There have been two introductions of wheat stripe rust into Australia. These introductions may have entered Australia on clothing. The first introduction occurred in Victoria in 1979, and stripe rust rapidly spread across eastern Australia. This original rust mutated, and a number of pathotypes (also...
Septoria tritici blotch of wheat
Septoria tritici blotch (STB) is an important stubble borne foliar disease of wheat in Victoria, Australia. This disease has increased in importance in the high rainfall cropping regions during the last five years, even though it has been well controlled in Victoria for the last...
Scald of barley
Scald is a common foliar disease in Victorian barley crops as the majority of current varieties are susceptible. Scald severity varies greatly from crop to crop depending on variety resistance, paddock history and local climate. Scald is more likely to be a problem when a...
Stem rust of wheat
Stem rust is an occasional, but devastating disease of wheat. Epidemics occur when there is a carry over of stem rust from the previous season, susceptible varieties of wheat are grown, and warm humid conditions in the spring encourage disease development.
Cereal disease guide
Variety selection and robust disease management plans are critical to minimising the impact of diseases in cereal crops. The Victorian Cereal Disease Guide provides the latest information on disease management and the disease resistant ratings for cereal crops.
Effect of frost on cereal grain crops
Loss of wheat production due to frost damage is not common in Victoria. However, while the total loss is rarely great, individual growers can suffer heavy losses in some years. The factors exposing crops to loss are discussed along with tips to minimise the potential...
Canola is a profitable cropping option for many cropping regions of Victoria and it also brings diversity in terms of cropping rotations. Background information is provided for potential growers, agri-industry and students.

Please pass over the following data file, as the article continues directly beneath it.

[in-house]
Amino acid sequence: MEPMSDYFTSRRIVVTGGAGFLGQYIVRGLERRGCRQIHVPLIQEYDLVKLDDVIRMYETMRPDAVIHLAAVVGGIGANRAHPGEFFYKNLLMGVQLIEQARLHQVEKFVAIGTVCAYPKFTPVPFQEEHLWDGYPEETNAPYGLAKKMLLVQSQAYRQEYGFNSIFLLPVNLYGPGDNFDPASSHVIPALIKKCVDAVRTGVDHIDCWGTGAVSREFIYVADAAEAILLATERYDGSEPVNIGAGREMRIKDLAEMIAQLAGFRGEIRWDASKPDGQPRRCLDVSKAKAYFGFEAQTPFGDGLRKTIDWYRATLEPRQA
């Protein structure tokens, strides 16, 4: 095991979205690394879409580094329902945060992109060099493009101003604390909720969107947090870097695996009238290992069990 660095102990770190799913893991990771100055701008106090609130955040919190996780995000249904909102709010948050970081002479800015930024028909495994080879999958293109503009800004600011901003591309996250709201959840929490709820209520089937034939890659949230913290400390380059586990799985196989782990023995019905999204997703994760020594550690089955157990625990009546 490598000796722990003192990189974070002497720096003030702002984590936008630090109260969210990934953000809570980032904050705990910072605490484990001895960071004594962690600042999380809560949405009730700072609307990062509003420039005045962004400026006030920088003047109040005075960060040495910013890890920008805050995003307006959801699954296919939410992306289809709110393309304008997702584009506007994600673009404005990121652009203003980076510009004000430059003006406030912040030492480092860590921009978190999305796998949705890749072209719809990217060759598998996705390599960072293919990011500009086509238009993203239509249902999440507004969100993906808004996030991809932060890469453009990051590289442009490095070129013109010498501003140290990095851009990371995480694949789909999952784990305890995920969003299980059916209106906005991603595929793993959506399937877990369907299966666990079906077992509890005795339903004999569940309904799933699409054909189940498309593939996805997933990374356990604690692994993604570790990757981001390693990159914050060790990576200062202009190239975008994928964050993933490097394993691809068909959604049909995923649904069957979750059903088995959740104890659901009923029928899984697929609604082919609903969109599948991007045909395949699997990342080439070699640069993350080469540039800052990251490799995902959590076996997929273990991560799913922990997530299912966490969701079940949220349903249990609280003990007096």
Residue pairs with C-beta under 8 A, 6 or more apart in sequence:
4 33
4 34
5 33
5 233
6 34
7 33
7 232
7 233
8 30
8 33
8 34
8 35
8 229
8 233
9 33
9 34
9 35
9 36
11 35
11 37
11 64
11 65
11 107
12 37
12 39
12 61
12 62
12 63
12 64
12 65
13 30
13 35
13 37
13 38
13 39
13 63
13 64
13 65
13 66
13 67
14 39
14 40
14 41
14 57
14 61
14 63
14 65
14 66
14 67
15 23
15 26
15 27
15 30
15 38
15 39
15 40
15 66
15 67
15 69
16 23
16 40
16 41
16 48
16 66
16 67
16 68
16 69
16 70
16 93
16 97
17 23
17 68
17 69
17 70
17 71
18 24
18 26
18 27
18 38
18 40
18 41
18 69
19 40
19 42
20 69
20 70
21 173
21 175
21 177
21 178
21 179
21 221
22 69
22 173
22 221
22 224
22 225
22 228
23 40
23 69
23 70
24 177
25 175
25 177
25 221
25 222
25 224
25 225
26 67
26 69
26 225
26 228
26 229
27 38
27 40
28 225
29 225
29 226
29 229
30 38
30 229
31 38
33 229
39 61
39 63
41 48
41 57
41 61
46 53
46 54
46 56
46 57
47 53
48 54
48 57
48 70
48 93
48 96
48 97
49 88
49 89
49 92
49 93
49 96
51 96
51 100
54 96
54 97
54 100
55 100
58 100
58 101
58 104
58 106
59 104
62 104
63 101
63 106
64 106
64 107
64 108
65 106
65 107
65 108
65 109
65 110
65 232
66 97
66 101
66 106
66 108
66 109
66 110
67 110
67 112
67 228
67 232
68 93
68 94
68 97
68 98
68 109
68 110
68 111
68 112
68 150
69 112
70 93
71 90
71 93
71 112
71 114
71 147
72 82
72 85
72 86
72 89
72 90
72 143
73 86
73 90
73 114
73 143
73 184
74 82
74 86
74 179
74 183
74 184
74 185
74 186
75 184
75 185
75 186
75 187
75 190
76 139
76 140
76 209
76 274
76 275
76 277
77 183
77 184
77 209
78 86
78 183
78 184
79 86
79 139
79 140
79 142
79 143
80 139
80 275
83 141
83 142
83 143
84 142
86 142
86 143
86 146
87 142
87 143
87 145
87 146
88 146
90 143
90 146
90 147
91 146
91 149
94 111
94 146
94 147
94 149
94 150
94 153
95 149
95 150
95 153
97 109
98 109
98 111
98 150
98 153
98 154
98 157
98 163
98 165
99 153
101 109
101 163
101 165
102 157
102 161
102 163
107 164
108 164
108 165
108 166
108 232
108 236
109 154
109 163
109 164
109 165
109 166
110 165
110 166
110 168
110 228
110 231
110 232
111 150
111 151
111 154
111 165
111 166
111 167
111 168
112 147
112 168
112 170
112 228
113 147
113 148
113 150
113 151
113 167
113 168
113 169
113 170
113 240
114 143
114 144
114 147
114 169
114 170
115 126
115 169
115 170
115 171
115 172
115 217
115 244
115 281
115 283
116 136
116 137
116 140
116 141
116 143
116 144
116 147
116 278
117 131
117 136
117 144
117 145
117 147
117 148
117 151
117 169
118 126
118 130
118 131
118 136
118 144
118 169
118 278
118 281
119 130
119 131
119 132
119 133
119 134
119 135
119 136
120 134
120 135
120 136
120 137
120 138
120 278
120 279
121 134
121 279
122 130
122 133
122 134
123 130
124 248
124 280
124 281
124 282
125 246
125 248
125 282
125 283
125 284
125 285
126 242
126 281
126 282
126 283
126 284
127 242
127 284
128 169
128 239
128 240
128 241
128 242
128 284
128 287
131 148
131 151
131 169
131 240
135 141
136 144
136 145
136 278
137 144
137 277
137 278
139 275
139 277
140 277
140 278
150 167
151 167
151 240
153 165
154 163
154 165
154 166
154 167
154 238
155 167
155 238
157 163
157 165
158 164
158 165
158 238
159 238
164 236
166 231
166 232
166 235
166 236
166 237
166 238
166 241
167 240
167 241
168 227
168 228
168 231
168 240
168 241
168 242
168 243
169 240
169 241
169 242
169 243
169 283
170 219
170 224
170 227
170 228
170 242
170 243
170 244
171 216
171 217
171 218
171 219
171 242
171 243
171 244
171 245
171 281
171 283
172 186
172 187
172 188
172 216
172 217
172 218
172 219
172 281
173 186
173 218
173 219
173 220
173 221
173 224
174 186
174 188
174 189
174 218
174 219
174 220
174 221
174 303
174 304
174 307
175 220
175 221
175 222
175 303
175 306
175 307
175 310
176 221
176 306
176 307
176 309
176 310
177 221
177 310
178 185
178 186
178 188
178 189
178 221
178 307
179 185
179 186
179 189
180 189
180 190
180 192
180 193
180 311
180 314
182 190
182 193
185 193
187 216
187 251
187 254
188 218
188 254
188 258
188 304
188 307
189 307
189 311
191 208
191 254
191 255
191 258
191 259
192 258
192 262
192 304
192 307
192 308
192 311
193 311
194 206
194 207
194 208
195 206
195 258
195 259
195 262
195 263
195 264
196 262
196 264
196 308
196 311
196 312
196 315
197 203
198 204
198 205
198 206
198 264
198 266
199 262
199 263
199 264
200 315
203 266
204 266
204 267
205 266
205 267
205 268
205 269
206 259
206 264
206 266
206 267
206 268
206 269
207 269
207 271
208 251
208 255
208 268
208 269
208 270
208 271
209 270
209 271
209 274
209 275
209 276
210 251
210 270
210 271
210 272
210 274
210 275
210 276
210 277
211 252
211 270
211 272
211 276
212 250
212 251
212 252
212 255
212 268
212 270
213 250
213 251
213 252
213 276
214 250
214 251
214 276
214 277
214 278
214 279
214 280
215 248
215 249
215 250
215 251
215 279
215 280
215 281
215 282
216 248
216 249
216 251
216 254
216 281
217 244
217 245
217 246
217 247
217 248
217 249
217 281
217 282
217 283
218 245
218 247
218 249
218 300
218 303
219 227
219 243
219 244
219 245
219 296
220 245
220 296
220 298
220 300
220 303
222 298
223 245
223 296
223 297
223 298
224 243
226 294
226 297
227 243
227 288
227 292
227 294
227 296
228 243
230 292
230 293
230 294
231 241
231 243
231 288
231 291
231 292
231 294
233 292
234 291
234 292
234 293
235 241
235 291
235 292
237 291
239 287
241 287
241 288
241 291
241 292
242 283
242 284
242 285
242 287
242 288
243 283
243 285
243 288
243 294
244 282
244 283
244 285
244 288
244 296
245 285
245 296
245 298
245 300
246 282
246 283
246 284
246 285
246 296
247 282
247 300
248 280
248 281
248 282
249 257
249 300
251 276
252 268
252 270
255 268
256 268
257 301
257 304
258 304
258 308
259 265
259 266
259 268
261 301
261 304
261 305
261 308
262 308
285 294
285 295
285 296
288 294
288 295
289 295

Endophyte in perennial grasses: effect on host plants and livestock
Endophytes are fungi that live within healthy plant tissue, relying on it for protection, nutrition and dispersal. Usually they do not cause any disease symptoms but can be detected by examining plant sections with a microscope or by laboratory tests.
Decimal growth scale of cereals
Accurate assessment of growth stage is important because the cereal plant's response to herbicide, growth regulator or fertiliser application depends on its stage of development.
Estimating crop yields and crop losses
Accurate, early estimations of grain yield and crop loss are important skills in grain production and extensive personal experience is essential for estimating yields at early stages of growth.
Wheat is the most important cereal grain in world commerce. The framework for all winter crop production in Victoria, Australia, is based on the principles and practice of successful wheat farming. This Agriculture Note gives an overview of those principles.
Growing faba bean
A brief outline of the key techniques required for the successful production of faba bean relevant to potential new growers is provided. For more detailed advice potential growers should consult local agronomists.